There is perhaps no moment in life so bittersweet as the moment that childhood innocence is lost forever, the time when the scales fall from our eyes and we are forced to see the world for what it truly is. Since it was first published in 1960, To Kill a Mockingbird has been considered a classic of American fiction and has become a favorite of readers worldwide. In the novel, Harper Lee addresses the issues of racial injustice, class, and compassion as seen through the eyes of a young girl growing up in the Deep South.
Jean Louise "Scout" Finch is a six year old girl growing up during the Depression in the small Southern town of Maycomb, Alabama with her older brother Jem and her widower father Atticus, a lawyer. One summer, Scout and Jem befriend Dill, who is staying with his aunt for the summer. The three children become fascinated with the story of the mysterious "Boo" Radley, a recluse neighbor who hasn't been seen outside in years. The children set their sights on making Boo "come out" and spend the next two summers beginning an invisible friendship with him.
Meanwhile, Atticus has been appointed to defend Tom Robinson, a black man accused of raping a white girl named Mayella Ewell. Racial tensions begin to run high and Scout and Jem are soon caught in a storm of hatred, violence and lies as their father tries to convince the townspeople to look beyond their prejudices and reward justice to the innocent.
My Review (Caution-Spoilers):
I have had people ask me why I bother to re-read books. I mean, you either like them or you don't and first impressions are impossible to overcome, right? If any book refutes that claim for me, it is To Kill a Mockingbird. Like every other child in the English speaking world, I was forced to read this story in one of my middle school grades. It's not that I hated it, I just didn't particularly care for it. I was left asking "And why is this a classic again?". So, I went into this re-read not expecting much. By the end of the first chapter, I was absolutely hooked.
The first thing that caught my attention was how much Maycomb was like my own Southern small-town. This quote in particular pointed out the similarities: "Maycomb was an old town, but it was a tired old town when I first knew it. In rainy weather the streets turned to red slop; grass grew on sidewalks, the courthouse sagged in the square. Somehow, it was hotter then: a black dog suffered on a summer's day; bony mules hitched to Hoover carts flicked flies in the sweltering shade of the live oaks on the square. Men's stiff collars wilted by nine in the morning. Ladies bathed before noon, after their three-o'clock naps, and by nightfall were like soft teacakes with frostings of sweat and sweet talcum." From picking scuppernongs in September to having to borrow snow from the neighbor's yard just to have enough for a snowman, Lee immerses us in the world of a child growing up in the small-town South. Scout is an amazing narrator. She immediately wraps you up in her point of view and never lets you go. We feel her happiness, her pain, and her anger and realize again just how hard growing up really is.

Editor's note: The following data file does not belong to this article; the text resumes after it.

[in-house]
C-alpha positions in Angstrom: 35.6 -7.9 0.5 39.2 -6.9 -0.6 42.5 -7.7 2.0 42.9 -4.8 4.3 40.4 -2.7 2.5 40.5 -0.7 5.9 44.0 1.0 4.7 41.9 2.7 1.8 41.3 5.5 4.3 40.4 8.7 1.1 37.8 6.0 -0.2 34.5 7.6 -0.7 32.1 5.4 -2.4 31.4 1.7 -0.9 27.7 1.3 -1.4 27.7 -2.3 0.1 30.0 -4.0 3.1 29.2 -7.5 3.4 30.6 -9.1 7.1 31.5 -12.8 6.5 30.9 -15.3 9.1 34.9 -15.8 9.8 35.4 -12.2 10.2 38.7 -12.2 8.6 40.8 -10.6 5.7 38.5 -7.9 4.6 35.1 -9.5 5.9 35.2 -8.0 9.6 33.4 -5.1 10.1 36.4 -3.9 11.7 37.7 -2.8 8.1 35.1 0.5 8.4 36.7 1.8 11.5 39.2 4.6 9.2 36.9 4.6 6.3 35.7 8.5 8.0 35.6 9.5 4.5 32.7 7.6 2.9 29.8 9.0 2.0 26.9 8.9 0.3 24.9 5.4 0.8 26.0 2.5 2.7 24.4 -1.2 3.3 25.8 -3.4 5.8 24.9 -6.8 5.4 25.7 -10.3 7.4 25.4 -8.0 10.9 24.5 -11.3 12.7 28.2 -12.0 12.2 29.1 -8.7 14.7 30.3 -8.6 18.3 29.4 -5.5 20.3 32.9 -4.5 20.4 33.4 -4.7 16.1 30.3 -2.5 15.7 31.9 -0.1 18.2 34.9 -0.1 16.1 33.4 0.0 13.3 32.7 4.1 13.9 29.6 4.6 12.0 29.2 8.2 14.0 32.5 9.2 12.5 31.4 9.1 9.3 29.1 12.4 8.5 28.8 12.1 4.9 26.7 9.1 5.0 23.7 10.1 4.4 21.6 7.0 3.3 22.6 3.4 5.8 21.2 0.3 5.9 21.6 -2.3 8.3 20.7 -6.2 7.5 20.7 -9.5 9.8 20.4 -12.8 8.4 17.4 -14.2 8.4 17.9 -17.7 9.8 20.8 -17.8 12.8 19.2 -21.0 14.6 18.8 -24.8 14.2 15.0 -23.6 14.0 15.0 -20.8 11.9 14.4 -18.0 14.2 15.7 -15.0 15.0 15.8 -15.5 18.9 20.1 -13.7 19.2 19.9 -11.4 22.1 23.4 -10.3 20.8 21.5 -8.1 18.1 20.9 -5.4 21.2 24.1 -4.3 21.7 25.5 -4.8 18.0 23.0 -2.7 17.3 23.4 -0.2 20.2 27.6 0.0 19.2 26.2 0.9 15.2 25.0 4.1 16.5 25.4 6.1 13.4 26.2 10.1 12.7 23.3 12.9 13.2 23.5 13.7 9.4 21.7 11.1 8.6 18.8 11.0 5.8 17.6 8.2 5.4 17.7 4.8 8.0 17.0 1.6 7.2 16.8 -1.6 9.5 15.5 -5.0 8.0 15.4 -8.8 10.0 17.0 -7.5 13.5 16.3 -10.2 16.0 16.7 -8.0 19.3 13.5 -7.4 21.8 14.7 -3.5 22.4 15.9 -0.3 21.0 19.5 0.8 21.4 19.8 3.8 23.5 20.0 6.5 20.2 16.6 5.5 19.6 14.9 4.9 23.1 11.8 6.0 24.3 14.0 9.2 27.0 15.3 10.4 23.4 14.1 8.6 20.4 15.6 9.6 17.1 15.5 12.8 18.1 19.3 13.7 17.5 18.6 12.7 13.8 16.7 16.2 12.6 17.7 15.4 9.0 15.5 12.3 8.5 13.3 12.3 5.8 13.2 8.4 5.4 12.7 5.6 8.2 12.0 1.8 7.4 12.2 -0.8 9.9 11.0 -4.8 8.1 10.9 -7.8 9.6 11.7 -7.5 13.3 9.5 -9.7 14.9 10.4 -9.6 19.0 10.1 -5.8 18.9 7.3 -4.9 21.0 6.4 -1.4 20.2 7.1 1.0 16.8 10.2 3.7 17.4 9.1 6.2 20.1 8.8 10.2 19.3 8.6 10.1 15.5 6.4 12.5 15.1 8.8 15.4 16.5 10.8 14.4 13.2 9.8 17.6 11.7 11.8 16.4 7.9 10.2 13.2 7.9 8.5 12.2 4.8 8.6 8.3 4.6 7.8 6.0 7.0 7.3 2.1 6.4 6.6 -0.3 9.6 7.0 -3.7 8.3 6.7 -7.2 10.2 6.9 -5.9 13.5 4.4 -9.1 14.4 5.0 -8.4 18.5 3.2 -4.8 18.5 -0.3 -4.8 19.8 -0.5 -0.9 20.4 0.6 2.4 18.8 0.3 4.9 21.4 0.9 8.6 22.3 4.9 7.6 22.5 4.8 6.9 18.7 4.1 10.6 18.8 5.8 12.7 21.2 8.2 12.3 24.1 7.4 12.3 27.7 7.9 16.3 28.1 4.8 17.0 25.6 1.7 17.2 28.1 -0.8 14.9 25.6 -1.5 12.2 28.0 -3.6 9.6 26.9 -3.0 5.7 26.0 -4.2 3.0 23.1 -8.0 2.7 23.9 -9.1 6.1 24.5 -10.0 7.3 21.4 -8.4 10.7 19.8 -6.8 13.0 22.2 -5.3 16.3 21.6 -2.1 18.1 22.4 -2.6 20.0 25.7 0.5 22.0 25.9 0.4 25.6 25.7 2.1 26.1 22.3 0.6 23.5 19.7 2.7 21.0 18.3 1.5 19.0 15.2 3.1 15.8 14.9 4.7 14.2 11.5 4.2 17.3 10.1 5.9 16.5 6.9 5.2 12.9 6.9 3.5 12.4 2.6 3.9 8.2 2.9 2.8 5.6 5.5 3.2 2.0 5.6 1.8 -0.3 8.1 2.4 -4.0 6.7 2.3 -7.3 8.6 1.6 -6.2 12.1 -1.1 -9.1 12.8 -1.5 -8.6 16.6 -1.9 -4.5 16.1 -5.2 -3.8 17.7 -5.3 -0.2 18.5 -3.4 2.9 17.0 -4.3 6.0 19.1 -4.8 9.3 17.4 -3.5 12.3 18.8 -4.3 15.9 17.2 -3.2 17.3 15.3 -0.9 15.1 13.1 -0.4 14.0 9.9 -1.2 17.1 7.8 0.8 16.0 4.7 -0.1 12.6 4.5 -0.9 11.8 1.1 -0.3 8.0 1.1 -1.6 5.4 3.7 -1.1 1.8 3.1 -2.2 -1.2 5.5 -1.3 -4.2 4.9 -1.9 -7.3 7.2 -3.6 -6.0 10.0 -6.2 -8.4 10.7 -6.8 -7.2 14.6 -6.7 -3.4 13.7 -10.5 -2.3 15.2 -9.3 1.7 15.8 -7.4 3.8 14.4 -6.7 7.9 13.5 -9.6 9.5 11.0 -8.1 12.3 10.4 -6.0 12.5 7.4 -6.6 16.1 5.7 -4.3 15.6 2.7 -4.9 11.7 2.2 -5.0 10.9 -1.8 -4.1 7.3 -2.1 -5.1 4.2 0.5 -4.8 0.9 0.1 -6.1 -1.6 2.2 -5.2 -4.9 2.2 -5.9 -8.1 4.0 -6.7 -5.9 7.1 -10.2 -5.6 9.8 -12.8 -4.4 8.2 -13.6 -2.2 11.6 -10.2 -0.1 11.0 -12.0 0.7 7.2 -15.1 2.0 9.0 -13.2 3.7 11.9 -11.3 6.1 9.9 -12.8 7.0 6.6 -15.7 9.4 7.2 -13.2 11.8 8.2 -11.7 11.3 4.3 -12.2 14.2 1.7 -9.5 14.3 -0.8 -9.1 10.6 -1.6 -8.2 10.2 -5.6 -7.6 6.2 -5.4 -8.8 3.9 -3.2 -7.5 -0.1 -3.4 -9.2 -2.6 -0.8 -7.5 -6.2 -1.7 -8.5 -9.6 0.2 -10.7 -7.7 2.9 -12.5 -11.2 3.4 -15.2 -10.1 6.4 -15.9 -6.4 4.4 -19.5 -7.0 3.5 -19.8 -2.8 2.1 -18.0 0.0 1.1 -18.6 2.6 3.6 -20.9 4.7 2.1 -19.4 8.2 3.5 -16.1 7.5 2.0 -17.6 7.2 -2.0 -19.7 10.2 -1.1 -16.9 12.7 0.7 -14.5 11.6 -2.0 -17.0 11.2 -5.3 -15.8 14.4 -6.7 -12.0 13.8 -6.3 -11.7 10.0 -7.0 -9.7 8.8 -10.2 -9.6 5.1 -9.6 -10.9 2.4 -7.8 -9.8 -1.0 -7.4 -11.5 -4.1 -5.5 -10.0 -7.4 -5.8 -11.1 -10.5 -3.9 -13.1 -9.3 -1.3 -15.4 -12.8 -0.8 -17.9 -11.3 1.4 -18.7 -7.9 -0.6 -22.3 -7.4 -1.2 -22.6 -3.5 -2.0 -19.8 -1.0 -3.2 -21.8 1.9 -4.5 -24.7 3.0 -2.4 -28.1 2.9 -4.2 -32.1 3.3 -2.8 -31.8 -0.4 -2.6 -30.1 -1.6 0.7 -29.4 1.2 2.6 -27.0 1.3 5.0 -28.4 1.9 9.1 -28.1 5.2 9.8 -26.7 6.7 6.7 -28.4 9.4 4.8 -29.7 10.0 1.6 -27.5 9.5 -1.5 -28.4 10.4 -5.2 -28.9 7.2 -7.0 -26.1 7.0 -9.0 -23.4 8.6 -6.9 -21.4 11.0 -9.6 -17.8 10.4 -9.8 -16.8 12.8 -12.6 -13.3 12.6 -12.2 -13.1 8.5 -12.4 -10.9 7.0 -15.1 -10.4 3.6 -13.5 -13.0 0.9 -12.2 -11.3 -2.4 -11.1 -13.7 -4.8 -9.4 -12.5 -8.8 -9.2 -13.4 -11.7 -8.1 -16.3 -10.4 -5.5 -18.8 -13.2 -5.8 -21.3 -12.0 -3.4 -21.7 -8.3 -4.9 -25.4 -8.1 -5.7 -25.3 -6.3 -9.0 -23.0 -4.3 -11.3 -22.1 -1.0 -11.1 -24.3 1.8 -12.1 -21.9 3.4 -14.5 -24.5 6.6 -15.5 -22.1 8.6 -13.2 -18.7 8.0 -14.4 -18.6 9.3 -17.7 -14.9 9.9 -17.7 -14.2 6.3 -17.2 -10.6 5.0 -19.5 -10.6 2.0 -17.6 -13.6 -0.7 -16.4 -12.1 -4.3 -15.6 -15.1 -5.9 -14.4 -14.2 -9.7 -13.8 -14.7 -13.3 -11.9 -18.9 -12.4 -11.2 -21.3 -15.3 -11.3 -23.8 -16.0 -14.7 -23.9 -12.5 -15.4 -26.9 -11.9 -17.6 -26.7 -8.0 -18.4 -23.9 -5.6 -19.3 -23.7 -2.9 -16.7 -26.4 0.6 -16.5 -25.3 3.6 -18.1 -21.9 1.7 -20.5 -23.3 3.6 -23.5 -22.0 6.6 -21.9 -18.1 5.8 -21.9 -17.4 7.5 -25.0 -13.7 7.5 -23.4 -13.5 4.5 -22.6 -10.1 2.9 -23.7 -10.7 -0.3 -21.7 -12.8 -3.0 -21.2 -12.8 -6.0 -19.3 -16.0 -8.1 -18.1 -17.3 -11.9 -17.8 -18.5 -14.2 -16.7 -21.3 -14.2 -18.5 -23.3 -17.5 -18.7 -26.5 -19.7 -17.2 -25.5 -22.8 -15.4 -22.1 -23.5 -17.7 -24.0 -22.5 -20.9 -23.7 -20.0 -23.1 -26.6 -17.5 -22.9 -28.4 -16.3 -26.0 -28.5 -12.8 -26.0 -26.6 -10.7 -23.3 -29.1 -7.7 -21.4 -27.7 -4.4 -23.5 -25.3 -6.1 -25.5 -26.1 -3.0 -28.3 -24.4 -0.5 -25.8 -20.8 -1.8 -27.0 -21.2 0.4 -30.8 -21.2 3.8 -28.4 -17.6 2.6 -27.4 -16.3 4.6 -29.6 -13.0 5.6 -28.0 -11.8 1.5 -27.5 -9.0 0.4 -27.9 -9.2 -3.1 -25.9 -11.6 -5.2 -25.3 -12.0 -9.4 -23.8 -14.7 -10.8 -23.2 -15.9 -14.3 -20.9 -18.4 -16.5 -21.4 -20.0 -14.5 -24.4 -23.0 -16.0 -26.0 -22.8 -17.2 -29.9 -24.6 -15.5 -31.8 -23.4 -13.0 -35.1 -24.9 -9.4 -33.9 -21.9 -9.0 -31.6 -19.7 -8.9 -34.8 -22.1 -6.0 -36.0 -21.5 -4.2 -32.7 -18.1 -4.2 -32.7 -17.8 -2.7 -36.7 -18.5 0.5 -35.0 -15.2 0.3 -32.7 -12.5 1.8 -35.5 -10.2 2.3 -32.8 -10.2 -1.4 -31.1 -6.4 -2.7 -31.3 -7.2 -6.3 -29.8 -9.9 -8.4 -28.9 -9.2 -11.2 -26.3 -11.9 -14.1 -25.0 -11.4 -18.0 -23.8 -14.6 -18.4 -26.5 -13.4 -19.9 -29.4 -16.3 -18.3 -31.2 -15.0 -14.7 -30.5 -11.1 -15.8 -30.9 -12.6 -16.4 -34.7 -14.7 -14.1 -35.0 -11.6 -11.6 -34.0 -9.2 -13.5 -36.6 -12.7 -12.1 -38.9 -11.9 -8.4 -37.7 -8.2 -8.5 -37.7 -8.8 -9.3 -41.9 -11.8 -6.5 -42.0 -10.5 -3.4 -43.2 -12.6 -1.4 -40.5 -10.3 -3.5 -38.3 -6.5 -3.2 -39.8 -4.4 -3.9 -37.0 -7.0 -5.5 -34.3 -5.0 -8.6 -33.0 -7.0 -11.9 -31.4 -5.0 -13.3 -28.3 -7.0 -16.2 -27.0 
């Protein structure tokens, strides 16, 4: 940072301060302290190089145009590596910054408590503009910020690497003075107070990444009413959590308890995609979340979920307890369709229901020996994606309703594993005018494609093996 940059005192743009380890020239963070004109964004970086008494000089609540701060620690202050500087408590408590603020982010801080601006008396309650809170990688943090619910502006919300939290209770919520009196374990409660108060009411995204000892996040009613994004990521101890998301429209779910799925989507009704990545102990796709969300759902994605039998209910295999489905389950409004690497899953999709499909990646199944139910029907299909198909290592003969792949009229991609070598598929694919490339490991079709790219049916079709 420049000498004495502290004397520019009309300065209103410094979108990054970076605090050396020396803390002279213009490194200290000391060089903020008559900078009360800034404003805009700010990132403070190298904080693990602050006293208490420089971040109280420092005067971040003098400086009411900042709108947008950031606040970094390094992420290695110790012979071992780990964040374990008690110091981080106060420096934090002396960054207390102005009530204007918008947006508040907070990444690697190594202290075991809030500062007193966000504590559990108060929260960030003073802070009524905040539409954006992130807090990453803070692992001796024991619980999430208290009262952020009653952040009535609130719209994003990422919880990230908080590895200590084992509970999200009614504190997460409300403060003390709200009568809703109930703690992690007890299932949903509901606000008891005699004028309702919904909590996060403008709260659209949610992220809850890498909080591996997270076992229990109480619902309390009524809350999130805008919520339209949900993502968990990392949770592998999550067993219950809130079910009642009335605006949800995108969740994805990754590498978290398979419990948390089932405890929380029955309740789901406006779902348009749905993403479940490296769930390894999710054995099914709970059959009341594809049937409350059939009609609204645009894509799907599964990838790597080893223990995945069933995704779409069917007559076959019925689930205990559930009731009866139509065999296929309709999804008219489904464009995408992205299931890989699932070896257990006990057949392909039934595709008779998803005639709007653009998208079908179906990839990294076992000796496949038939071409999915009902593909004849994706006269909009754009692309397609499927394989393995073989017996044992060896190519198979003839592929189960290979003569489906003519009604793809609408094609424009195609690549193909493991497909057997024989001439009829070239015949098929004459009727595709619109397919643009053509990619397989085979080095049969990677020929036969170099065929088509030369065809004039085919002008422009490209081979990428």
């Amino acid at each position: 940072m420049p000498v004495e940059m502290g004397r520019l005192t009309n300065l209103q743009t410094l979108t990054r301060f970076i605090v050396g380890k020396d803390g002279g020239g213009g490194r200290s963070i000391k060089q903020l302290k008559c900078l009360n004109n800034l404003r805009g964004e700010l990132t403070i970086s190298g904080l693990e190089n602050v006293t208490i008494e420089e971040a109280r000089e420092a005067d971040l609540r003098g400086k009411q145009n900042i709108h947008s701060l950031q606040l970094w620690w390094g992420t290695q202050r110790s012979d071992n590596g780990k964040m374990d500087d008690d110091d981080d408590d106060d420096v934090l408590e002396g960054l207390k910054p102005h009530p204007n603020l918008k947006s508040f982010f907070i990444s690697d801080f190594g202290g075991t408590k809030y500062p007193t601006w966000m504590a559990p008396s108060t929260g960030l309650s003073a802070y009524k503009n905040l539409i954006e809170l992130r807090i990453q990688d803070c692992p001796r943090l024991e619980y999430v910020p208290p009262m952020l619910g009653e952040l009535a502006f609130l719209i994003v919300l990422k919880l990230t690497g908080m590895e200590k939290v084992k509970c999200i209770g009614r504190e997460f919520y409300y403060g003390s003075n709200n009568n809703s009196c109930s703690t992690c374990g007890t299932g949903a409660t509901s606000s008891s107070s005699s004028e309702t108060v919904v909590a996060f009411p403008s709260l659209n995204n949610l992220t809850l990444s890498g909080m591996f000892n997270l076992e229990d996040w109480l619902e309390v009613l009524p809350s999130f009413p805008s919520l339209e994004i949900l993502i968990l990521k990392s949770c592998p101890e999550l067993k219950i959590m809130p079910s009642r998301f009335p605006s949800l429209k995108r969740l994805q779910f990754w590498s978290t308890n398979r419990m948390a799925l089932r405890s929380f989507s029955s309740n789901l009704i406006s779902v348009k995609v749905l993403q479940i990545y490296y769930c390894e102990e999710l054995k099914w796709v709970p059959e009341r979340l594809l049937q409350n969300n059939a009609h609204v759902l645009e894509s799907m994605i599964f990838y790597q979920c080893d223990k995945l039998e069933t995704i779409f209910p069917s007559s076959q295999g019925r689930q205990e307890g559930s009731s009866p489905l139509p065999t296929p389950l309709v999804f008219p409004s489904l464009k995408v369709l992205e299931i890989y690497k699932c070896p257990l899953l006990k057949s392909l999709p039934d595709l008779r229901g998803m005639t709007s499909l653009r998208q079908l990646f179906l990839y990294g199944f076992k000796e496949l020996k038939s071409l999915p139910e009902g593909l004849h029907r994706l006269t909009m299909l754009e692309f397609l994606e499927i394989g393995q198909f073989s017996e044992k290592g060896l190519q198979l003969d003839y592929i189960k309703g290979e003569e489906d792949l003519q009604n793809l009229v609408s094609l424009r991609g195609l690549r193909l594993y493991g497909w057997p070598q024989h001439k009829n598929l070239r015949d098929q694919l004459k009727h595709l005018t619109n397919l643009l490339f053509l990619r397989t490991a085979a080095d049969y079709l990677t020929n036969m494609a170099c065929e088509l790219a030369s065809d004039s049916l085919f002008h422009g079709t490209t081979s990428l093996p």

Lee address many issues in this novel, but the most prominent is, of course, the ideas of racism and class. The character of Atticus is the touchstone of justice, courage, and compassion throughout the story. His words constantly remind Scout (and us) to not judge people based on their skin color or where they come from, but simply as human beings. "You never really understand a person until you consider things from his point of view--until you climb inside of his skin and walk around in it." There are really two great scenes that exemplify this message well. The first is when Atticus must fend off a gang of white men from harming Tom Robinson, and Scout unwittingly teaches the men that they are all humans with the same feelings, hopes, and desires. The second is the final scene where Scout realizes that Boo Radley is just as human as she is, and wishes she had thanked him for his friendship. The best thing about all of this is that Lee avoids making this a "Southern" issue. Issues of race and class are not isolated to the South. They are human problems that transcend time and place. Perhaps that is why so many people connect with this story no matter where they are from.
The other theme that Lee pursues is the idea of the death of innocence. Using the mockingbird as a symbol for innocent life, Lee gives us many examples of innocence killed by society, either physically (Tom Robinson's death) or emotionally (Scout and Jem's lost innocence). "Mockingbirds don't do one thing but make music for us to enjoy. They don't eat up people's gardens, don't nest in corncribs, they don't do one thing but sing their hearts out for us. That's why it's a sin to kill a mockingbird."
I am so glad that I chose to re-visit this story. In fact, I now wonder if perhaps children are being forced to read it too early in life. It's hard to see and understand the shattering of innocence when you are still living in yours. The true beauty of this book is found in the reminiscing of sweet days gone by and the encouragement to conquer the problems we now face. So, if you are like me and the To Kill a Mockingbird of your middle school days is gone, I encourage you to pick it up again. It is a truly lovely story.
The 1962 film To Kill a Mockingbird is just as popular if not more so than the novel that it is based on. Gregory Peck earned his only Oscar award for playing Atticus Finch. He is superb in the role, as are Mary Badham and Phillip Alford who starred as Scout and Jem respectively. If you haven't seen this classic movie, do so. The opening sequence alone is worth it, and Mary Badham's "Hey, Boo." is simply beautiful.
Trivia: Robert Duvall makes his screen debut as Arthur "Boo" Radley.